6. "Sultana Detrii" (9:17) Just when the grooves of three great space/world songs in a row were starting to lull me into high flattery and lure me into mega-fandom, the band has to remind me that they always reserve one song per album to the praise of Jamaica's #1 export: man! the most boring and homogeneously type-cast musical style of all (yes, even more than Gregorian chant). Luckily, the band moves to Honduran and Gamelan edges to blend into (or even supplant) the Rastafarian tradition enough to win me back. (I am NOT a fan of Reggae music--and even less so of cocky pretenders and usurpers). (17.5/20)

7. "Aura Borealis" (5:40) a Korg Wave Station put to great use! Me likey! Around 2:20 the music goes more solo funk synth as drummer Conrad Prince continues to dance around his cymbals and hi-hat, but then synths start to multiple and branch out, filling the soundscape before taking time for some soloing and, eventually, slowing down and shutting down. Kind of cool! (8.875/10)

Total Time: 57:29

I've never heard how or why Ed Wynne and company found such a draw to Middle Eastern instrumental sounds and melody lines (maybe hanging out too much in falafel and tabouli restaurants) but it often gets a little old. I love the jungle sounds and "other worldly"spacier stuff better.

Their sound is great, their musicianship has never been better (especially from the bass department), and their unique formula has never been tighter. Perhaps that's why this album earns the fourth-highest ratings score of the ten OT albums I've reviewed.

B+/4.5 stars; a near-masterpiece of jazz-rock fused world space prog. Definitely one of the best OT albums that I've heard: the band is so polished! No wonder the Pongmasters Ball concert less than two years in the future is so revered. These guys are so in sync!

Latest members reviews

5 stars This is one of my favorite Ozrics-album. The period 1993-1999 produced the best albums of this band. I like it when the band jams, but I like it better when things are more structured. The Ozrics line up Wynne/Egan/Seaweed/Rad/Geelani is really tight and very skilled. Here Ed already experiment ... (read more)

Report this review (#409724) | Posted by Kingsnake | Tuesday, March 1, 2011 | Review Permanlink

5 stars Waterfall cities is certainly not the best introduction for Ozric beginners. But for those who are considerably familiar with the Ozric opus, Waterfall Cities can be treated as one of their best - a real masterpiece. Of course, first listening won't give you that impression. Especially the introd ... (read more)

Report this review (#244139) | Posted by Bilkaim | Sunday, October 11, 2009 | Review Permanlink

5 stars This is for me one of their best albums to the date...all the experience of the band are on this album. Ozric tentacles is a hard band to define,their play some of jazz music,new age,electronic music,reggae music,ambient,experimental,african music,japanese music,psycho,and obviulsy rock ... (read more)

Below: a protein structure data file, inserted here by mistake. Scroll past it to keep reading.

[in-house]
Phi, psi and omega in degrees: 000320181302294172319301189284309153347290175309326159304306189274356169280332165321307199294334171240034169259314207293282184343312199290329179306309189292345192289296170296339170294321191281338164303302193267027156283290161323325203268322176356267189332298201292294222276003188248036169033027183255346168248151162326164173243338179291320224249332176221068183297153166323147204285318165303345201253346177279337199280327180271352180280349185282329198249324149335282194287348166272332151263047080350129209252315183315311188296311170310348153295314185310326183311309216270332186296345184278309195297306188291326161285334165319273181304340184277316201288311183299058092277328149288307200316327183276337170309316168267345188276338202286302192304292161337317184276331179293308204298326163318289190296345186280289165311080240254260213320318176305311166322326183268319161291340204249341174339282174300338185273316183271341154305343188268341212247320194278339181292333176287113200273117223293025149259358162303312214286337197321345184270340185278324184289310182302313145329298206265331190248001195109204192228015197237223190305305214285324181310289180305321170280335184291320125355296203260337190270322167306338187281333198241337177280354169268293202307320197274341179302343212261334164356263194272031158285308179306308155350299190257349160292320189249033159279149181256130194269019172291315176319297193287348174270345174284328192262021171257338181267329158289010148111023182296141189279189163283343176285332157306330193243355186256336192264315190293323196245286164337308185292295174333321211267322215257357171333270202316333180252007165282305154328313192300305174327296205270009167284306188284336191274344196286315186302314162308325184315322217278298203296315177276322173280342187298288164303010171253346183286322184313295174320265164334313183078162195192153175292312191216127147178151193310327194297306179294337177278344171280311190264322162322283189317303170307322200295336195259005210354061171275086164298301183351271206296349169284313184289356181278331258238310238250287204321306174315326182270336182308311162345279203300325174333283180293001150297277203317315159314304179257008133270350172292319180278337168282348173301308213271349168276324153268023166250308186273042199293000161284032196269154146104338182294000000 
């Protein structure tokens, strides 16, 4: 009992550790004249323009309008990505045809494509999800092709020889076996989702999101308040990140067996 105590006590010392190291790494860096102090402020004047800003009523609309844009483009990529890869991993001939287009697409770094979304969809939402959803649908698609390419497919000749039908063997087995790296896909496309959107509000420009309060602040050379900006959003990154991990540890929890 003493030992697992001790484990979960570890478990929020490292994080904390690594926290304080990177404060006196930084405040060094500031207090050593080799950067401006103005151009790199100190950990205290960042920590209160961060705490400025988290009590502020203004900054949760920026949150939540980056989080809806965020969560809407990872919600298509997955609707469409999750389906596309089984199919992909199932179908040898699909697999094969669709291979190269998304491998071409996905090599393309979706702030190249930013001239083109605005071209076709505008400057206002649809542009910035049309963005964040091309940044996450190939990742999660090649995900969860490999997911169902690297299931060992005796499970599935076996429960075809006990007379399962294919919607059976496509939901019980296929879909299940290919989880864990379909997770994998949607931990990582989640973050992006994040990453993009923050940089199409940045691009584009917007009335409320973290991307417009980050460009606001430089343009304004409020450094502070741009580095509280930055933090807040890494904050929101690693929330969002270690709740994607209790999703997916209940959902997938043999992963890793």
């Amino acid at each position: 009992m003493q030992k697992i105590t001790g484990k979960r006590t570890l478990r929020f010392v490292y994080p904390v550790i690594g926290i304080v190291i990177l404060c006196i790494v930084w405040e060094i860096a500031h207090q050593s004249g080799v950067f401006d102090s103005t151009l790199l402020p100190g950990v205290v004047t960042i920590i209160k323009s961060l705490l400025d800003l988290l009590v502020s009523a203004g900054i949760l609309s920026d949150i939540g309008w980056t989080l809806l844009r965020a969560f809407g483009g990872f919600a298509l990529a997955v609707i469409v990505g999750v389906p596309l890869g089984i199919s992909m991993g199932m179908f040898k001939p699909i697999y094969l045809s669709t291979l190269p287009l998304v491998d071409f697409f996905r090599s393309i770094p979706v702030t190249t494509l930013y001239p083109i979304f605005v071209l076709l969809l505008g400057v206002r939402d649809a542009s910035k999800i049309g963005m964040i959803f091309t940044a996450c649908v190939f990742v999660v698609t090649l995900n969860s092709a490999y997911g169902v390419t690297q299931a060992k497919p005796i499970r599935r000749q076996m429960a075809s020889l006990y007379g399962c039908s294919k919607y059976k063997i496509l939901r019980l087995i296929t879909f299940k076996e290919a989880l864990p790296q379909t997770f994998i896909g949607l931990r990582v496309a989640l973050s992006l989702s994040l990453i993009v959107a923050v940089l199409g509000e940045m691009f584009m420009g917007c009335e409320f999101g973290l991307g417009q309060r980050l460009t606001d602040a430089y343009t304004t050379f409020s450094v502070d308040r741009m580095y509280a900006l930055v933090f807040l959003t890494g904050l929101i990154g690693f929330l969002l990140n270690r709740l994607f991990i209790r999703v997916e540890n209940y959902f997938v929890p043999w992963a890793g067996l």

Report this review (#200246) | Posted by JgX 5 | Thursday, January 22, 2009 | Review Permanlink

4 stars Ozric Tentacles take psychedelic rock to unfathomable heights with Waterfall Cities. They deftly mix reggae grooves into progressive rock, and move techno above dance music into the peaks of psychedelic fusion mastery. Though all Ozrics albums contain funky bass grooves, eclectic ethnic influen ... (read more)

Report this review (#168953) | Posted by Quantum Tuba | Monday, April 28, 2008 | Review Permanlink

4 stars OK. Lemme preface this review by addressing one of the main critisisms that the Ozrics are tagged with: that basically, if you've heard one Ozrics album, you've heard them all. I will not even attempt to counter this arguement: this is a band that throughout its career has done one thing (and in ... (read more)

Report this review (#114308) | Posted by Nipsey88 | Tuesday, March 6, 2007 | Review Permanlink

5 stars Psychedelic Yet Earthly... It seems a complaint many people have against the Ozrics is that they don't change much from album to album. I merely have three of their records: Strangeitude, Waterfall Cities, and Spirals in Hyperspace. All of these are very good in their own right, but what pe ... (read more)

Report this review (#107907) | Posted by stonebeard | Thursday, January 18, 2007 | Review Permanlink

3 stars Not by any means my favorite from these guys (That would be Jurassic Shift), but a good album none the less. Ozric Tentacles created a unique sound by fusing straight up hard rock, heavy metal and devilish keyboards. The only real problem is that the sound doesn't change much. And when I sa ... (read more)

Report this review (#92949) | Posted by Leningrad | Sunday, October 1, 2006 | Review Permanlink

5 stars Waterfall cities is an album that belongs to the future because the musicians use tecnological support in the most compositions. This could be bad to fanatics of progressive in addition of techno music features for the album but the Ozrics achieve a magic disc with very armonic sounds that carry on ... (read more)

Report this review (#5494) | Posted by Queno | Monday, March 8, 2004 | Review Permanlink